Belfast Telegraph Sports Awards: Maeve’s magic moment
When Seb Coe arrived at Hillsborough Castle four years ago to announce the Olympic investment coming Northern Ireland's way due to London landing the 2010 Games, one woman received a special mention - Maeve Kyle.
The three-time Olympian was there for Coe as team manager of the British team when he was at his peak in the 1980s just as she has been for numerous athletes trying to follow in her illustrious footsteps.
Last night's Hall of Fame Award winner not only stood out as a world class athlete but also as an outstanding Irish hockey star, being named in the World All Star teams of 1953 and 1959 having won 58 caps.
On the track, Maeve competed at the Melbourne 1956, Rome 1960 and Tokyo 1964 Olympics and claimed a 400m bronze medal at the European Indoor championships in Dortmund.
Maeve wasn't going to allow such great experience to go to waste and her retirement only sparked a great coaching career, becoming a founder member of the renowned Ballymena and Antrim Athletics Club.
Her dedication to sport and the development of coaching was honoured by a National Coaching Lifetime Achievement Award, an Honorary degree from the University of Ulster and an O.B.E. in the 2008 New Year's Honours.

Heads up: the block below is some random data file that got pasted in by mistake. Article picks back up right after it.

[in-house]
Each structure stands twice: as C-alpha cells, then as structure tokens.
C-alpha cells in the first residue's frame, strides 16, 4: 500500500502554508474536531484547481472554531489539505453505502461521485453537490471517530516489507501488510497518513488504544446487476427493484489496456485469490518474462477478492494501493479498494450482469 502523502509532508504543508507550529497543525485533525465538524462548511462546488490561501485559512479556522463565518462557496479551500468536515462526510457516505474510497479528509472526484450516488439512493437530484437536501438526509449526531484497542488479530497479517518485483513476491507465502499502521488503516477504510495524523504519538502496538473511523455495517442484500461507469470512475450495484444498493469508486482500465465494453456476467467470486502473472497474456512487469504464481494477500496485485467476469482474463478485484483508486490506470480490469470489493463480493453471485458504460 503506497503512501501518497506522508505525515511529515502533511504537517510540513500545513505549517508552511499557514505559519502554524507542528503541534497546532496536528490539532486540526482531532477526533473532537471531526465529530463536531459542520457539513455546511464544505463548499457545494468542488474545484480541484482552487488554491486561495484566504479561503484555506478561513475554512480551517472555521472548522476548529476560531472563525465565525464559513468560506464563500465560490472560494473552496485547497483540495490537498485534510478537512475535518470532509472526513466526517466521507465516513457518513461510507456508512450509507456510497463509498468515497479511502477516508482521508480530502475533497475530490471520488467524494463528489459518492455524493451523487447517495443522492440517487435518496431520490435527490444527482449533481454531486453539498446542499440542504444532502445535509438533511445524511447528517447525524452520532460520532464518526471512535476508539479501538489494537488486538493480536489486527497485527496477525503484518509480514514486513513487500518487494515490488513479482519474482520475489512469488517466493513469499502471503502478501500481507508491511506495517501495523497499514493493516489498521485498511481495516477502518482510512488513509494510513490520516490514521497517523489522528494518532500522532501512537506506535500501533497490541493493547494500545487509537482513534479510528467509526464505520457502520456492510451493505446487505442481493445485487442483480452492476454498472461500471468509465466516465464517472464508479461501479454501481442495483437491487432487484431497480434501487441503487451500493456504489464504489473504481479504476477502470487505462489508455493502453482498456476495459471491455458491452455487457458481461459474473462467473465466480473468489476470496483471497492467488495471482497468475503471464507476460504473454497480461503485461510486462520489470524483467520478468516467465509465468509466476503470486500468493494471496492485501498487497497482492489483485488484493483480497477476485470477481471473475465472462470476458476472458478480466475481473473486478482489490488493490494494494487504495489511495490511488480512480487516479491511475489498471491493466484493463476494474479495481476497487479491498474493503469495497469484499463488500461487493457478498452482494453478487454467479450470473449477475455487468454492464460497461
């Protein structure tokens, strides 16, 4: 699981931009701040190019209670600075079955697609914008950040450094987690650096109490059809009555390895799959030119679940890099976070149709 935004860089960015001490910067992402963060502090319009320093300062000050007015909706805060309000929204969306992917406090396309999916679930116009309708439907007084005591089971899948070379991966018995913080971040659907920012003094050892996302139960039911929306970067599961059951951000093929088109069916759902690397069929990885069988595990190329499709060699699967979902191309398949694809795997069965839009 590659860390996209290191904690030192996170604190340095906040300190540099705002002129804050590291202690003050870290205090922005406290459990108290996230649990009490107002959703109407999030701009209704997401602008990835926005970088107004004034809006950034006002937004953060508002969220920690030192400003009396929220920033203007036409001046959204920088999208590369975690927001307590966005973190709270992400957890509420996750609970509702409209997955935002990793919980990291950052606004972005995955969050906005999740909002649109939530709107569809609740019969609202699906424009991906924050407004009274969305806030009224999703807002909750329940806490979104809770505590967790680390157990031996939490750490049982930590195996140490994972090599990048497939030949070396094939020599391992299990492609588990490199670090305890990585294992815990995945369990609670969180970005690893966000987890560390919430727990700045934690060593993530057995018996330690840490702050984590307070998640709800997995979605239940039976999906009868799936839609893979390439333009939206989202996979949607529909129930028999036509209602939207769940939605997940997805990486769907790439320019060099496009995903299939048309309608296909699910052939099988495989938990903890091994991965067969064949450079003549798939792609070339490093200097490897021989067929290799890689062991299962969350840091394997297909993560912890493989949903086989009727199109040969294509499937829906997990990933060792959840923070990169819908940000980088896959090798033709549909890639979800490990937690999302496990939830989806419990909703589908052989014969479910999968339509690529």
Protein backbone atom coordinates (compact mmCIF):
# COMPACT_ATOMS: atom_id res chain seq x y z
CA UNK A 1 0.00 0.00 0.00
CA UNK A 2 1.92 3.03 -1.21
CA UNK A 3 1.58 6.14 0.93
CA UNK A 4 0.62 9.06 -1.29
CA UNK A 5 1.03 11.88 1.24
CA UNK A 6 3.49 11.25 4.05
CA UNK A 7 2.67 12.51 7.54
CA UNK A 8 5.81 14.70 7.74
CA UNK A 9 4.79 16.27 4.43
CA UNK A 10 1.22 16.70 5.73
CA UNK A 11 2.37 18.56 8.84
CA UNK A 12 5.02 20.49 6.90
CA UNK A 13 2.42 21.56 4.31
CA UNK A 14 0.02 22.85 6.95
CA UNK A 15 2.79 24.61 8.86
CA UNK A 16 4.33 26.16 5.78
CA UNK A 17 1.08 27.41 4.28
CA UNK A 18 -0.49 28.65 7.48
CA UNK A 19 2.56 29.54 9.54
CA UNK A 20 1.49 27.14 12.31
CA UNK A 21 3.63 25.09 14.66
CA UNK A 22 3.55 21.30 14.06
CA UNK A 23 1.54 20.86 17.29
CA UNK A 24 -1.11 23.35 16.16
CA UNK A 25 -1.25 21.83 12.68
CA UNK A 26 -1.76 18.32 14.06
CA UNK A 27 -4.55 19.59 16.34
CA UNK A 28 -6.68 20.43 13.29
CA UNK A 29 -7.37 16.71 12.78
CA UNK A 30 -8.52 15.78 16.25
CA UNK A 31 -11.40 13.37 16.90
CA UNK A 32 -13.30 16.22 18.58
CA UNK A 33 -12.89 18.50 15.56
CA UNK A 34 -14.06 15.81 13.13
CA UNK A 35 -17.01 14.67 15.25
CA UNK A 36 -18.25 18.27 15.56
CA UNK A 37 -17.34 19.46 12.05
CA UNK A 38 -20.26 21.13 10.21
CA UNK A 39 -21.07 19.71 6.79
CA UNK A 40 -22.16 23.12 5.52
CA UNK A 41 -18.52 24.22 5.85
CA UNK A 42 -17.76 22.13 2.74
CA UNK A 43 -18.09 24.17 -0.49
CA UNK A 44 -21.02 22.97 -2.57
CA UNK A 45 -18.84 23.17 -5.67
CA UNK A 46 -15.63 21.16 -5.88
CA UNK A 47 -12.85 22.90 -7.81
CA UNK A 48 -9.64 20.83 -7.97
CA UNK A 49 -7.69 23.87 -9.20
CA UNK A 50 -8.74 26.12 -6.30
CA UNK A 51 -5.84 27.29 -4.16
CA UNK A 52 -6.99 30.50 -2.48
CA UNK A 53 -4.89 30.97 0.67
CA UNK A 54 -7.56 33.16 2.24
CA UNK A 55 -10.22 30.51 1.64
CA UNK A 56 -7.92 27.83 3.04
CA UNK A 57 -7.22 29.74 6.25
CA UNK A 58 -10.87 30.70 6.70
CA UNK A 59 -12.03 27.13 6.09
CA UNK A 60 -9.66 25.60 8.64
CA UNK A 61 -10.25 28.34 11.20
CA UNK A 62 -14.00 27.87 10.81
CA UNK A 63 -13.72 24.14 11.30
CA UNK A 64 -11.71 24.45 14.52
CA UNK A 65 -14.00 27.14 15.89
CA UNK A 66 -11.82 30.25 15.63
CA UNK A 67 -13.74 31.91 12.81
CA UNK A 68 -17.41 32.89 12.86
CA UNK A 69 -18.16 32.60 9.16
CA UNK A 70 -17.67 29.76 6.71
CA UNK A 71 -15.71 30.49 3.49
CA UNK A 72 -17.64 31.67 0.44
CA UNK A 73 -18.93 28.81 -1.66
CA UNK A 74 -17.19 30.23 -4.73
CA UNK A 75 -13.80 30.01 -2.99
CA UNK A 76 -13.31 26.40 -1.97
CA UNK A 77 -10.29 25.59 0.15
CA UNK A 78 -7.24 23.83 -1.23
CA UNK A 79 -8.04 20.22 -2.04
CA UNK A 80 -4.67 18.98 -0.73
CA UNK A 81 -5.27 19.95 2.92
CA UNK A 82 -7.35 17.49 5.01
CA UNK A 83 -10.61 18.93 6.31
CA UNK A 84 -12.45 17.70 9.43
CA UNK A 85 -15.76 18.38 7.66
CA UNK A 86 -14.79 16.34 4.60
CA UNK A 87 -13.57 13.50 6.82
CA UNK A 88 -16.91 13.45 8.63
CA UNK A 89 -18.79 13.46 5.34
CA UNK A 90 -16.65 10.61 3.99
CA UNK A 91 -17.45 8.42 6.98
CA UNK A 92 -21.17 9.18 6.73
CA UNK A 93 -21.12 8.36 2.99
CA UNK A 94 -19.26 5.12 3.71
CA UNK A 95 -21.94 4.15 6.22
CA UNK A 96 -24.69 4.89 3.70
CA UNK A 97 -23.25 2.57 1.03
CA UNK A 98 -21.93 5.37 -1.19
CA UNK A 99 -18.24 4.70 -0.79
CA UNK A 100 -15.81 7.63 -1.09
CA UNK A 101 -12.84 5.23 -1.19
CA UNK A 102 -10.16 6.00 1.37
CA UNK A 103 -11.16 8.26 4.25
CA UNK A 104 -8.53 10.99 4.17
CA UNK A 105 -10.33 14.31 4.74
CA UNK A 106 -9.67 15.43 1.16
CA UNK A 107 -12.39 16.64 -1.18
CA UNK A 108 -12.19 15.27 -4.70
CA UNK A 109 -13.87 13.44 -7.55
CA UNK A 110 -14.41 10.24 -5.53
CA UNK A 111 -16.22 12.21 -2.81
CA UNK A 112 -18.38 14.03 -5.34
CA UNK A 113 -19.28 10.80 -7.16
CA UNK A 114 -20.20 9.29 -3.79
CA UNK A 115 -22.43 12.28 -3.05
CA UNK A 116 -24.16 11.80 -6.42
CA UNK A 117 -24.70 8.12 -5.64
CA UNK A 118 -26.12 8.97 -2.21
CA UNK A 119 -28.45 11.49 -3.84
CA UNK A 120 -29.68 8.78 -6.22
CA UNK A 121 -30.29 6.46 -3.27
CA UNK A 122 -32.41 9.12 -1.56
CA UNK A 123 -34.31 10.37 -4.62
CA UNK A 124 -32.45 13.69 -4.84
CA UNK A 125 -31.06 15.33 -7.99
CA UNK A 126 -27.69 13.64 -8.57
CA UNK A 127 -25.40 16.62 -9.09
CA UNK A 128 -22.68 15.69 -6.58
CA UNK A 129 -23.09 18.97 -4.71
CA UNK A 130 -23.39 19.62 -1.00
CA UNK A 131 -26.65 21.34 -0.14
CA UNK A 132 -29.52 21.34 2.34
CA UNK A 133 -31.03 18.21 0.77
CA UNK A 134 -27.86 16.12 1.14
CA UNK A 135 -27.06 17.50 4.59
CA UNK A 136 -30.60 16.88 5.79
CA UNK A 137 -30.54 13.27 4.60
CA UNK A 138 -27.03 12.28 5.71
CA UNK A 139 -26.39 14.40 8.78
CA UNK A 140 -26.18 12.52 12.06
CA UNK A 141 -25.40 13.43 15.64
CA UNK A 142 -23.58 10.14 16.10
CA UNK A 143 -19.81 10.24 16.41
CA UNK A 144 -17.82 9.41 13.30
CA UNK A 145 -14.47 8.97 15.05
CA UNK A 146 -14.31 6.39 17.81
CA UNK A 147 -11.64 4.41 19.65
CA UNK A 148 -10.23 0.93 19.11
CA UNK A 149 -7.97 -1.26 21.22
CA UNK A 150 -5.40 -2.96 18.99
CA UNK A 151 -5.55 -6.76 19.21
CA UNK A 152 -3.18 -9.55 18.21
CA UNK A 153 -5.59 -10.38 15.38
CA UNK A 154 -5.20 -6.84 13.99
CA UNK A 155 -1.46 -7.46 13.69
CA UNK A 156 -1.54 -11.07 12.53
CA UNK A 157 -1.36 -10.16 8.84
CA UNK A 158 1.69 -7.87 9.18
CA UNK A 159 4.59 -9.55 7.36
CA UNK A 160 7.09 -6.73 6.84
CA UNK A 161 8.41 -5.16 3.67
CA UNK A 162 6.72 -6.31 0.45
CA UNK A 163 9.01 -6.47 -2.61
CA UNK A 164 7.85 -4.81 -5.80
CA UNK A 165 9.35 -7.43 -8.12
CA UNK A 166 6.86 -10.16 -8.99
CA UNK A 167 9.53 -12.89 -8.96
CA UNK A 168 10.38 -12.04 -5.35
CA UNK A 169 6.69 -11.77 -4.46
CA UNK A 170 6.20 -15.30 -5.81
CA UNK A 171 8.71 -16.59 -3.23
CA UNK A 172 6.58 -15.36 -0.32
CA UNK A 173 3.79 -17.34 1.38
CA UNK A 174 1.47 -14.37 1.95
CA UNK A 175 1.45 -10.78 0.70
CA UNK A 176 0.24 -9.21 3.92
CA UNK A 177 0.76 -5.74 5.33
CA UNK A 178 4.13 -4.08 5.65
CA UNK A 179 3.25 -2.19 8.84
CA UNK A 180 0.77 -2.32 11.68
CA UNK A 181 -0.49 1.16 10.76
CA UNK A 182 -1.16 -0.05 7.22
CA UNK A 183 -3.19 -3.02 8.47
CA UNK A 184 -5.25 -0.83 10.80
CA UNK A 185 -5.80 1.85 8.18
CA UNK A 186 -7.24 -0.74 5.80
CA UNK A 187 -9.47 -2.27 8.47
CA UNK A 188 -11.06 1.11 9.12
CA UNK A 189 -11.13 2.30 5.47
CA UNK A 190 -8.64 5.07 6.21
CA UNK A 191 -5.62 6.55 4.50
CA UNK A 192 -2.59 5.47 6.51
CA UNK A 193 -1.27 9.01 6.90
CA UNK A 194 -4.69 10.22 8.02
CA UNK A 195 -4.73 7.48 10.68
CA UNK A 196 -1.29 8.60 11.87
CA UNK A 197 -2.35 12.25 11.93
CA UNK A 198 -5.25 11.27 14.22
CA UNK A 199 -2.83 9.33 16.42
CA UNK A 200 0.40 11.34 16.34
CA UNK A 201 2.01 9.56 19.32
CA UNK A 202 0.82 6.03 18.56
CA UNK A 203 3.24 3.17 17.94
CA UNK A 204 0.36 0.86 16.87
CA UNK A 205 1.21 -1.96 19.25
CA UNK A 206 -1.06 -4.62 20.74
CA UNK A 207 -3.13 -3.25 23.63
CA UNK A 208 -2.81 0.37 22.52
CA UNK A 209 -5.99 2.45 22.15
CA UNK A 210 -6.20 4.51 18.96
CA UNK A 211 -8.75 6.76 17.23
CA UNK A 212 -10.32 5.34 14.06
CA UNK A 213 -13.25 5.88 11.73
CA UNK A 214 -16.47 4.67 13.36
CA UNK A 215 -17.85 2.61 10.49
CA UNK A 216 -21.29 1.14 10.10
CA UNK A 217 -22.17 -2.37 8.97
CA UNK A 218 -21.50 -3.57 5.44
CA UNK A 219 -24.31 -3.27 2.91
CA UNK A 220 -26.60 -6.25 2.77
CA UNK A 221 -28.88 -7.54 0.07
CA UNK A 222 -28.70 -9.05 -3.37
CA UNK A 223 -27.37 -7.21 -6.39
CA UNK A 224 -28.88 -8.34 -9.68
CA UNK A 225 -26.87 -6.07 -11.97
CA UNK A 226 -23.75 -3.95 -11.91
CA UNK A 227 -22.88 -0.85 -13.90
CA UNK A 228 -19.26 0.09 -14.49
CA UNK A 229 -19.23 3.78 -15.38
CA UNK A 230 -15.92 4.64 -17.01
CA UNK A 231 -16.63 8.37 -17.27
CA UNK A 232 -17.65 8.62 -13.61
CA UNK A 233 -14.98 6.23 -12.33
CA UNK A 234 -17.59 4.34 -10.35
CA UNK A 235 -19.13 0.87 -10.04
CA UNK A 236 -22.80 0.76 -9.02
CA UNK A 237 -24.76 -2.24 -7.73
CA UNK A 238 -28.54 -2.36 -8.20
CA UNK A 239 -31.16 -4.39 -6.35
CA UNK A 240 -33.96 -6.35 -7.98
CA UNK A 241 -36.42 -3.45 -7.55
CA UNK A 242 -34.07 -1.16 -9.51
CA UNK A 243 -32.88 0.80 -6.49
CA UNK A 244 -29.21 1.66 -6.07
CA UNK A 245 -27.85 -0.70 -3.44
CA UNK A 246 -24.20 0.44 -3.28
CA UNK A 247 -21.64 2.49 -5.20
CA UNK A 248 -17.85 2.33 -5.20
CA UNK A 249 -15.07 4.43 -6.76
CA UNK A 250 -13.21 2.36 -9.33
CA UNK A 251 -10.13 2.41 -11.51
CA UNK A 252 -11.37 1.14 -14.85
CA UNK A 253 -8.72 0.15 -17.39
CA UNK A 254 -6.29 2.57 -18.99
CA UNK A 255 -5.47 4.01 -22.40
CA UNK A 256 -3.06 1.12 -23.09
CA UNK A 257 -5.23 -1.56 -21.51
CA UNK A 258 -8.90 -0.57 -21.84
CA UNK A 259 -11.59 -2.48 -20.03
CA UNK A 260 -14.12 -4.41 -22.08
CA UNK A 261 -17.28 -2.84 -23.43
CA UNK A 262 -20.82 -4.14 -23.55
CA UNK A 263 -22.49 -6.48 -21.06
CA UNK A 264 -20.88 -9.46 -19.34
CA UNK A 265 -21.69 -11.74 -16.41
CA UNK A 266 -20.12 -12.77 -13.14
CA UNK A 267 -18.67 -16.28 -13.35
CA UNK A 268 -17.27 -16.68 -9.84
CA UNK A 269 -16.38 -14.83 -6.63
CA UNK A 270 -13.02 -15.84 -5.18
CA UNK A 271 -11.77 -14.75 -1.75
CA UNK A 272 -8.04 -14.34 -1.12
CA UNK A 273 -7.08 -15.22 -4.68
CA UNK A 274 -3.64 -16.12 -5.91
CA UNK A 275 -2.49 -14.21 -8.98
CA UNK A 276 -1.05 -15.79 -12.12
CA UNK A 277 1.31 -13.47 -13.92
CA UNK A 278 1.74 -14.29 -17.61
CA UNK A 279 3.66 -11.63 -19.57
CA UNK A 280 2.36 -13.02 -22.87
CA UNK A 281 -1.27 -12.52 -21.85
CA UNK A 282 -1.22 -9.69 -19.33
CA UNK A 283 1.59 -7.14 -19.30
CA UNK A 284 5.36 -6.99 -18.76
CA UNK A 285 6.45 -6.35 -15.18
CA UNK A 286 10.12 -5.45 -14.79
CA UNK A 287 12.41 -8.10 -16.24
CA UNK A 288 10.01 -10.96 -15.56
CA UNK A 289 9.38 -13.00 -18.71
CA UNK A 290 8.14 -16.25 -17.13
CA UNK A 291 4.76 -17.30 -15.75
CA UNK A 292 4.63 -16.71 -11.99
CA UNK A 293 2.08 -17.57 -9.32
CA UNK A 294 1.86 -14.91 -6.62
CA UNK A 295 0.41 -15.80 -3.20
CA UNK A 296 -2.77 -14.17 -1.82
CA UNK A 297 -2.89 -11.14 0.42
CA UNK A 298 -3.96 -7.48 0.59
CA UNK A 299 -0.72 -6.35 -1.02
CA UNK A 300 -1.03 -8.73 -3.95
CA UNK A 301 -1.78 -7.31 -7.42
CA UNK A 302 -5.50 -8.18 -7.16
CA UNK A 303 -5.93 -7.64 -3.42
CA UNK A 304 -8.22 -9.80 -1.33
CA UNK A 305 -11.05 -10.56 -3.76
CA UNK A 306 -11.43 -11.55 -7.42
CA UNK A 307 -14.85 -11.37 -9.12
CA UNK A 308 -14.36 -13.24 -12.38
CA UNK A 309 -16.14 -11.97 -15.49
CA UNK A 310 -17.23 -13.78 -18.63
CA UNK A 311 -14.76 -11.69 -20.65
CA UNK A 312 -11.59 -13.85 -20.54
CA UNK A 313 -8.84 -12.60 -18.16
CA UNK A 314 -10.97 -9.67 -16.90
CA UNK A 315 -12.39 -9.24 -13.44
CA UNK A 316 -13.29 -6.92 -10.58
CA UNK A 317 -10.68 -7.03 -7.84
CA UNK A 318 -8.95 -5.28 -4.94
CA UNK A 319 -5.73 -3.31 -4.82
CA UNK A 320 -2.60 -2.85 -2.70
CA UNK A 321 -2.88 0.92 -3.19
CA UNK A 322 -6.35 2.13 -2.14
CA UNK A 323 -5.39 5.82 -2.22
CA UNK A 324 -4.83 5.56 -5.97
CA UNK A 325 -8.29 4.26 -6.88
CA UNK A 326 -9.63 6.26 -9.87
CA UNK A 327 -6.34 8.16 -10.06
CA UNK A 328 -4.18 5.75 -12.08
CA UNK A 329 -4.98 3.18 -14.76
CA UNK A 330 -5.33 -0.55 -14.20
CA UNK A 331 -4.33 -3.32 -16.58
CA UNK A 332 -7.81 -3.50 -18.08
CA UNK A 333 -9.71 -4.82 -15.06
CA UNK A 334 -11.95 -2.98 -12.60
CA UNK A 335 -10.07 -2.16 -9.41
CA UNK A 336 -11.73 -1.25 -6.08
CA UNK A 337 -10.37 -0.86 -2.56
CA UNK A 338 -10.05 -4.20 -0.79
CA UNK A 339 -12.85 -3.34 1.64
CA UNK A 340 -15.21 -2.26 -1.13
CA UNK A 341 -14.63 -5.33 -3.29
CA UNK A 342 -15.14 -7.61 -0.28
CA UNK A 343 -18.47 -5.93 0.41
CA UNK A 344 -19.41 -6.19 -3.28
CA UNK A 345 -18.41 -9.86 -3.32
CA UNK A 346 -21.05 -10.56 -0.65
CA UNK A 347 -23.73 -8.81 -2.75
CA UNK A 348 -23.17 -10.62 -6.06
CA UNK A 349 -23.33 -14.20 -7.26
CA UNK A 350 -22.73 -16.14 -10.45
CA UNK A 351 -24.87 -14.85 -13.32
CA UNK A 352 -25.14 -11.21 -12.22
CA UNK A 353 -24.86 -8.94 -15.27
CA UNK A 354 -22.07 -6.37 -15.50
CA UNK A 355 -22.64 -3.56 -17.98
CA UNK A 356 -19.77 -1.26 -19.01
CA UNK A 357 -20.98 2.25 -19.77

Sport has always been in her blood, from those early days in Kilkenny where her father was headmaster at Kilkenny College and she had the opportunity to play handball with the legendary JJ Gilmartin.
“The game of handball is special. It is great because it brings in so much movement. It develops hand and eye co-ordination better than any other sport I know and probably helped me later in my sporting life when I played hockey,” says Maeve, whose uncle Harry Thrift played on the wing for Ireland and was later honorary secretary of the International Rugby Board.
Because of ecclesiastical disapproval, women's athletics was virtually non-existent during Maeve's prime years and, by then married to Sean Kyle in Ballymena, she was 28 when chosen for Melbourne.
So, it was mainly hockey in the early days and she was just 14 when she played in an inter-provincial series, Maeve on one wing, her mother on the other. Then it was on to Dublin and Alexandra College and Trinity.
The year after she left school she got her first hockey cap for Ireland in 1947 and in 1950 she was a member of the Irish team that won the Triple Crown. She enjoyed quite a career and continues to try and help others live their dreams.